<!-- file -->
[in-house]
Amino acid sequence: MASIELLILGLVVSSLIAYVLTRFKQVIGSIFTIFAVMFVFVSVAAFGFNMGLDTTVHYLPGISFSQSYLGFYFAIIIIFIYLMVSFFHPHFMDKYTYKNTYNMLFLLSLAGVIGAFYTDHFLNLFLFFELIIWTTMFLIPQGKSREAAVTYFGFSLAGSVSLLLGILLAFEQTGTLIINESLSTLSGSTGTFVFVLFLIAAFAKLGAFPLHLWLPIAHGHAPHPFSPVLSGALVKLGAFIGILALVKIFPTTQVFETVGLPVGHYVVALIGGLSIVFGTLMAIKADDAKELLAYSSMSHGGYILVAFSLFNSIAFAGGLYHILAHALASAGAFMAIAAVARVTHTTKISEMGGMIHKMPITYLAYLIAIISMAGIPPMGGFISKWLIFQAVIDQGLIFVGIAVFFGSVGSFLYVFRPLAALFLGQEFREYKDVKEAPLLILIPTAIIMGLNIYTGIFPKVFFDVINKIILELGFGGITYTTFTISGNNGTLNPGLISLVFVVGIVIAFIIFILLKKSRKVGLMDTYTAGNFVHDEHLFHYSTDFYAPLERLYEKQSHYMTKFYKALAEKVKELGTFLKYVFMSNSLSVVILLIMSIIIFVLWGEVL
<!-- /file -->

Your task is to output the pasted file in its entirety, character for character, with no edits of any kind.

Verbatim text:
[in-house]
Amino acid sequence: MASIELLILGLVVSSLIAYVLTRFKQVIGSIFTIFAVMFVFVSVAAFGFNMGLDTTVHYLPGISFSQSYLGFYFAIIIIFIYLMVSFFHPHFMDKYTYKNTYNMLFLLSLAGVIGAFYTDHFLNLFLFFELIIWTTMFLIPQGKSREAAVTYFGFSLAGSVSLLLGILLAFEQTGTLIINESLSTLSGSTGTFVFVLFLIAAFAKLGAFPLHLWLPIAHGHAPHPFSPVLSGALVKLGAFIGILALVKIFPTTQVFETVGLPVGHYVVALIGGLSIVFGTLMAIKADDAKELLAYSSMSHGGYILVAFSLFNSIAFAGGLYHILAHALASAGAFMAIAAVARVTHTTKISEMGGMIHKMPITYLAYLIAIISMAGIPPMGGFISKWLIFQAVIDQGLIFVGIAVFFGSVGSFLYVFRPLAALFLGQEFREYKDVKEAPLLILIPTAIIMGLNIYTGIFPKVFFDVINKIILELGFGGITYTTFTISGNNGTLNPGLISLVFVVGIVIAFIIFILLKKSRKVGLMDTYTAGNFVHDEHLFHYSTDFYAPLERLYEKQSHYMTKFYKALAEKVKELGTFLKYVFMSNSLSVVILLIMSIIIFVLWGEVL